The battle begins over government’s role in protecting cyberspace

House panel hears opinions on oversight, cyber war, Internet regulation and data-breach notification

Battle lines are being drawn in the struggle to define the government’s role in defending cyberspace and protecting the nation’s critical infrastructure.

The White House on May 25 sent a Homeland Security Department official rather than Cybersecurity Coordinator Howard Schmidt to testify before the House Oversight and Government Reform Committee's National Security, Homeland Defense and Foreign Operations Subcommittee, saying Congress has no oversight authority over Schmidt.

Subcommittee Chairman Rep. Jason Chaffetz (R-Utah) chastised the administration for its decision and called for a non-partisan dialog on protecting critical infrastructure.


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The status of the cybersecurity coordinator is one of the key differences between a White House legislative proposal recently sent to Capitol Hill and a bill now pending in the Senate that would make the position subject to Senate approval and congressional oversight.

The full House Oversight and Government Reform Committee will hold a hearing June 1 on the White House proposal.

Meanwhile, opinions differ on what role the government would play in securing privately owned critical infrastructure. Sean McGurk, director of the control systems security program in DHS' National Cyber Security Division, described the department’s role as a facilitator, working voluntarily with companies.

McGurk said his program has done 75 security assessments this year for companies that have requested them. “A week does not go by that I don’t have a team in the field working with the private sector,” he said.

James Lewis, director of the technology and public policy program at the Center for Strategic and International Studies (CSIS), argued for more authority for DHS in protecting critical infrastructure. “DHS must be able to mandate risk-based performance,” he said.

Industry wants government to maintain its light touch on cybersecurity regulation. Phillip Bond, president and CEO of the industry organization TechAmerica, said the first rule is that “Congress should do no harm,” and called for a system of incentives and liability protections for companies.

One area in which industry would like to see regulation is in data breach reporting, where companies now are dealing with a patchwork of 47 state laws with differing requirements for notifying consumers when sensitive personal information has been stolen or exposed.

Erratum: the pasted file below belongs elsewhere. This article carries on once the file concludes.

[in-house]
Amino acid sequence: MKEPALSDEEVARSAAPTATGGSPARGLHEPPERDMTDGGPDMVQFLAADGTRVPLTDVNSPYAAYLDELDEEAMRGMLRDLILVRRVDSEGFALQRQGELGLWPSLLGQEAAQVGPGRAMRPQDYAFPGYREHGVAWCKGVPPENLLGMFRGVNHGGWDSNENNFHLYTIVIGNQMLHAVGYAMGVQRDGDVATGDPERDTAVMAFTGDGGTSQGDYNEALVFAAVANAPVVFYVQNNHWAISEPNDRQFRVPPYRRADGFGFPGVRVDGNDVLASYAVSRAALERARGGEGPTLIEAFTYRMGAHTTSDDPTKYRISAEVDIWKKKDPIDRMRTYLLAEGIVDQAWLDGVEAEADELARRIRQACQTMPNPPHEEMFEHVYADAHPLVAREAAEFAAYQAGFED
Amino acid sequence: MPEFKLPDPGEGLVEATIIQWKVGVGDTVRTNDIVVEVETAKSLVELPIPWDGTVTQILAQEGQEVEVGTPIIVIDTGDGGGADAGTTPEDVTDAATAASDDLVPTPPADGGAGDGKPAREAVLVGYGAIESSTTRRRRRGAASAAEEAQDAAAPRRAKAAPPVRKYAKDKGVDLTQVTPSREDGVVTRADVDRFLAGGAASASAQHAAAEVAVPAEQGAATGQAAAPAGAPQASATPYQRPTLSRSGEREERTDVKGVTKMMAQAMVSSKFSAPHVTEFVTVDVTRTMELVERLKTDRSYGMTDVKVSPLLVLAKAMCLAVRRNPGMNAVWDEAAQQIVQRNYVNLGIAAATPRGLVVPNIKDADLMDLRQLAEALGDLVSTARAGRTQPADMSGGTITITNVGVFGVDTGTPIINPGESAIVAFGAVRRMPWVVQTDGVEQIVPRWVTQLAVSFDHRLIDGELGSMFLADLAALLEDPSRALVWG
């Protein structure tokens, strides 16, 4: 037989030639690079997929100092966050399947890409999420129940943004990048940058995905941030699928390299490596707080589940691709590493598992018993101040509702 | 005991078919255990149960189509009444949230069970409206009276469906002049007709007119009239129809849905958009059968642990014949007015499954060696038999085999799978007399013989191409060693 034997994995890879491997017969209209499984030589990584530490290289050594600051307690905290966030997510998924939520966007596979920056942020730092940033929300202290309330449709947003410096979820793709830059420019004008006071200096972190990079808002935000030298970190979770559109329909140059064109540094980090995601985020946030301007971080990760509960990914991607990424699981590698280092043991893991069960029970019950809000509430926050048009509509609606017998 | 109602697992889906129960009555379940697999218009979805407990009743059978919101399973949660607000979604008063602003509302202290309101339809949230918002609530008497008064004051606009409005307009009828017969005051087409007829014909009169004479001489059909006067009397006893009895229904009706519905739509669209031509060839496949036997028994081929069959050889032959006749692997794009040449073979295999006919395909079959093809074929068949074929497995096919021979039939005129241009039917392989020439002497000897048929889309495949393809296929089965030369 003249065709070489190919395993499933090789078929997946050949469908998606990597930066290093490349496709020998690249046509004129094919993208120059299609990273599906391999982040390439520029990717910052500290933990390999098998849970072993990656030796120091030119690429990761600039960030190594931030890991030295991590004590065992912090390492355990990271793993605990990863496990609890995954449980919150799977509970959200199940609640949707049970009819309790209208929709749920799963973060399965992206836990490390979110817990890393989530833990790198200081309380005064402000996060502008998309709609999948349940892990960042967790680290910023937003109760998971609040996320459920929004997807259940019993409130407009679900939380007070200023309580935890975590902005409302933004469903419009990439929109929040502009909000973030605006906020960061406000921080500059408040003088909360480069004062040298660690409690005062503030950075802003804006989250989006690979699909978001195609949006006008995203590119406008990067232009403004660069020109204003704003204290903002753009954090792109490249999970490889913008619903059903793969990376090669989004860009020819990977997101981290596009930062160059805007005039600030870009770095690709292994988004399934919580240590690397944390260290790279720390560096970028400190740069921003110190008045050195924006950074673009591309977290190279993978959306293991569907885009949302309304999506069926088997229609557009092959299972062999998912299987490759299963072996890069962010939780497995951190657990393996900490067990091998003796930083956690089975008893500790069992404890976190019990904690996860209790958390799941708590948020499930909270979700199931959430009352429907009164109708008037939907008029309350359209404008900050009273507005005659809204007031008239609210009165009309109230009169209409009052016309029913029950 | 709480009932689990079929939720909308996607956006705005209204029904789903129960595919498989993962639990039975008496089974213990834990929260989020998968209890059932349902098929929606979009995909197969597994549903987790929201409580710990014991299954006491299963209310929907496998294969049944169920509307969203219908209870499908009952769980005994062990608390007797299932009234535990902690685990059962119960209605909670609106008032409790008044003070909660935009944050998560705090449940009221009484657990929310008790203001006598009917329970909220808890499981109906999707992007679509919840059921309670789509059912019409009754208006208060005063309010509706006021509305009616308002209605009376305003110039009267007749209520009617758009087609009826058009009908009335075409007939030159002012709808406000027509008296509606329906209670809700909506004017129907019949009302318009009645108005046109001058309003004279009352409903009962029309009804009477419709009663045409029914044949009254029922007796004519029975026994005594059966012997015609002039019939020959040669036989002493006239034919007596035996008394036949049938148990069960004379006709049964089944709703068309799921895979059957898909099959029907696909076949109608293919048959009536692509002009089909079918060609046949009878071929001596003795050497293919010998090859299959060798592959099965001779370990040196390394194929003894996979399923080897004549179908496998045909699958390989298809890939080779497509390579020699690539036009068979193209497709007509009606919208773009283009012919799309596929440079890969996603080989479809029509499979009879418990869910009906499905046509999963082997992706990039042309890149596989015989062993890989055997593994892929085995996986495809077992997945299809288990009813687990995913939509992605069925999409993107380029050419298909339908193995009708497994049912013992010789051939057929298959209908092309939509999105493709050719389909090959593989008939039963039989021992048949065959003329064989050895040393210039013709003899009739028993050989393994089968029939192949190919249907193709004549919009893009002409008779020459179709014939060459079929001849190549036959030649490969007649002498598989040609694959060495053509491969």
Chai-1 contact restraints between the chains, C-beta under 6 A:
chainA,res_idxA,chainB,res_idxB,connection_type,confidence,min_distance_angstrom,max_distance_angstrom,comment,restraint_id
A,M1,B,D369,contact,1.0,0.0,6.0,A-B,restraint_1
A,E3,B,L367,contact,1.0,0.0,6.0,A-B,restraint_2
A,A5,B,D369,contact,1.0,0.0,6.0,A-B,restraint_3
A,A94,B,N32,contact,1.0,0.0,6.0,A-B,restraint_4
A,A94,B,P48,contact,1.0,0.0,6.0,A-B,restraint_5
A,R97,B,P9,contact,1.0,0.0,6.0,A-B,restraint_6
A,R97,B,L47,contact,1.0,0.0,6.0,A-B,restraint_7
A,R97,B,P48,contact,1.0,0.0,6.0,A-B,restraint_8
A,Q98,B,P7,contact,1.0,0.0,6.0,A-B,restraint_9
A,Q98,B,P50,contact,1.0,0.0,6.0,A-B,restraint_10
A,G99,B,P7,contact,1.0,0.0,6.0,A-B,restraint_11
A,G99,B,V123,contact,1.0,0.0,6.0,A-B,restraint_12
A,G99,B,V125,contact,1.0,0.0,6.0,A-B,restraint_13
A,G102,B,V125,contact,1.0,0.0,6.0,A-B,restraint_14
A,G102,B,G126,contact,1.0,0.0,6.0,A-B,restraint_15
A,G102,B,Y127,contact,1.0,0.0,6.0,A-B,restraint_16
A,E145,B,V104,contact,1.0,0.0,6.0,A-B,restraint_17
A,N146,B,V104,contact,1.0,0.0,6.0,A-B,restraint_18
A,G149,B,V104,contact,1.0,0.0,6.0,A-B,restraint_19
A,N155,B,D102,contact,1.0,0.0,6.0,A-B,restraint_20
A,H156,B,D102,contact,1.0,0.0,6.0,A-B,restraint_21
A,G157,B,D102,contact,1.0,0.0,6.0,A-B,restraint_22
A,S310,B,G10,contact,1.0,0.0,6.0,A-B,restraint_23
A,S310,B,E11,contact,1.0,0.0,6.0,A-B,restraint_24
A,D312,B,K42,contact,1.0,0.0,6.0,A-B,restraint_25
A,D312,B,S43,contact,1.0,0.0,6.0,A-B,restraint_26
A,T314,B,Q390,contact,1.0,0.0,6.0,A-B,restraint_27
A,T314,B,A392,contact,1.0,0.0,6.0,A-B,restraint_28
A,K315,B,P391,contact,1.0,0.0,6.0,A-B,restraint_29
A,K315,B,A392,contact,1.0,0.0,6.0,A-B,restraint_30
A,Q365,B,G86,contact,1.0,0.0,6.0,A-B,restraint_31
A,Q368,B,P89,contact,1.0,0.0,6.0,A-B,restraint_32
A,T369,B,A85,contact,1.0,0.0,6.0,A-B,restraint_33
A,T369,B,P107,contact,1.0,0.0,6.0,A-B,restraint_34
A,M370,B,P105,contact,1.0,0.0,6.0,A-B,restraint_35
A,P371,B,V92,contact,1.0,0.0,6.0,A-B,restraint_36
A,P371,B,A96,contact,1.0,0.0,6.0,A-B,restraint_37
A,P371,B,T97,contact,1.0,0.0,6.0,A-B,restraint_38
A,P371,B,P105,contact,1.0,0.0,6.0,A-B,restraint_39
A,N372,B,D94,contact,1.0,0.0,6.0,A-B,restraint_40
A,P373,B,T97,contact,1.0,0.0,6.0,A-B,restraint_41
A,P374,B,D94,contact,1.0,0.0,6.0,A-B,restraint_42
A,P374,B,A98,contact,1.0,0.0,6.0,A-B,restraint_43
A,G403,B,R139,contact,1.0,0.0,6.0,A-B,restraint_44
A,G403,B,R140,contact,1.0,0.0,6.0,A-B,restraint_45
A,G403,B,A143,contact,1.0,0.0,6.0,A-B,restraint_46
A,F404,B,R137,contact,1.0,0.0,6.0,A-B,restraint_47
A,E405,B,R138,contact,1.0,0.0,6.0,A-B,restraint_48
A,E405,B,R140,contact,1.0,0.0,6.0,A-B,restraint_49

“It is crucial that Congress act and pass national legislation addressing security and data breach,” Bond said.

He outlined principles for that type of regulation, which closely follow the requirements in the White House legislative proposal. They include a risk-based standard requiring notification only when a breach presents a significant risk of harm to consumers, federal preemption of state notification laws, and an exemption when personally identifiable information is protected by best practices such as encryption, access controls or redaction.

In addition to the threats of online theft or espionage, government also must deal with the threat of cyberwar. Lewis drew a clear distinction between these threats, defining cyberwar as a malicious action in cyberspace equivalent to the use of conventional weapons.

“We tend to call everything bad that happens in cyberspace an attack, but it is more realistic to say that if there is no damage, death or destruction, it is not an attack,” Lewis said. “We know of only three cyber incidents that rise to this level: The Stuxnet attack, the reported blackout in Brazil, and the interference with air defenses in the Israeli raid on a Syrian nuclear facility. Everything else qualifies as crime or espionage.”

Dean Turner, director of Symantec’s Global Intelligence Network, agreed that Stuxnet, the worm that apparently targeted control systems for equipment in an Iranian nuclear processing facility, constitutes a new type of threat. “Stuxnet was a game changer,” he said.

Lewis said CSIS has identified 36 countries that have developed a military doctrine for cyber conflict and that it is reasonable to assume that they possess offensive capabilities. “Cyber attack will be like the airplane – within a few years, no self-respecting military will be without this capability,” he said.

But DHS, which has primary responsibility for protecting civilian IT systems in the .gov domain, does not distinguish between attacks from nation states and those conducted by criminals or other organizations. McGurk said the focus is on identifying and mitigating risk, and that attribution is difficult and unnecessary. “The source isn’t important,” he said.

 

About the Author

William Jackson is freelance writer and the author of the CyberEye blog.

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